Stochastic Processes in Physics, Chemistry, and Biology

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Springer, Oct 4, 2000 - Mathematics - 516 pages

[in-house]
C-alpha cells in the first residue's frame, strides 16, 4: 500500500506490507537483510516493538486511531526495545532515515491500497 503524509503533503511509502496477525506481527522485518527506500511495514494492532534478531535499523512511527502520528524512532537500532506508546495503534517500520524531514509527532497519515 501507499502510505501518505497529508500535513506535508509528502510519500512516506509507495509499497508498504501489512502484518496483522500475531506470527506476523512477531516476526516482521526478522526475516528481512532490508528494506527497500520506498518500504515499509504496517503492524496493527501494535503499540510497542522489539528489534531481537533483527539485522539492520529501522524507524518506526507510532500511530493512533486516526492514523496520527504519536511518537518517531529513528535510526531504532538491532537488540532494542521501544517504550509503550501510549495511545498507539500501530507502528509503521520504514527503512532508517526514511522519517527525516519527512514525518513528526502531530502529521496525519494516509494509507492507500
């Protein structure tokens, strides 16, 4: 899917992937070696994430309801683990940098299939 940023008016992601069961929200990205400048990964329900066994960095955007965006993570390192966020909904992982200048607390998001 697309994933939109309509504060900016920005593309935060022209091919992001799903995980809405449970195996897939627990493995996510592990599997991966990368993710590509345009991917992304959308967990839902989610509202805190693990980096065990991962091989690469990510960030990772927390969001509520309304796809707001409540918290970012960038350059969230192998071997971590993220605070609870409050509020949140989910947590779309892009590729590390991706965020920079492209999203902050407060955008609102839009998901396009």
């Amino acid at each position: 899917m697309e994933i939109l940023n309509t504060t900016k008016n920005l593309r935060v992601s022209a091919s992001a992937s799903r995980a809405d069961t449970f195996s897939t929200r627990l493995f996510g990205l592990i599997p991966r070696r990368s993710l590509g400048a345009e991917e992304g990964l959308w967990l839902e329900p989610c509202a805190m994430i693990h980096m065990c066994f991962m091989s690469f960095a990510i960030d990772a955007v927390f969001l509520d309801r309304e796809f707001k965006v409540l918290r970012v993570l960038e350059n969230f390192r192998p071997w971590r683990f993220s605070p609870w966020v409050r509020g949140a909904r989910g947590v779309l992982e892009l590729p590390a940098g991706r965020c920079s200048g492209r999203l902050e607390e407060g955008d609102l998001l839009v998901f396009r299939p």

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The theory of stochastic processes originally grew out of efforts to describe Brownian motion quantitatively. Today it provides a huge arsenal of methods suitable for analyzing the influence of noise on a wide range of systems. The credit for acquiring all the deep insights and powerful methods is due ma- ly to a handful of physicists and mathematicians: Einstein, Smoluchowski, Langevin, Wiener, Stratonovich, etc. Hence it is no surprise that until - cently the bulk of basic and applied stochastic research was devoted to purely mathematical and physical questions. However, in the last decade we have witnessed an enormous growth of results achieved in other sciences - especially chemistry and biology - based on applying methods of stochastic processes. One reason for this stochastics boom may be that the realization that noise plays a constructive rather than the expected deteriorating role has spread to communities beyond physics. Besides their aesthetic appeal these noise-induced, noise-supported or noise-enhanced effects sometimes offer an explanation for so far open pr- lems (information transmission in the nervous system and information p- cessing in the brain, processes at the cell level, enzymatic reactions, etc.). They may also pave the way to novel technological applications (noise-- hanced reaction rates, noise-induced transport and separation on the na- scale, etc.). Key words to be mentioned in this context are stochastic r- onance, Brownian motors or ratchets, and noise-supported phenomena in excitable systems.

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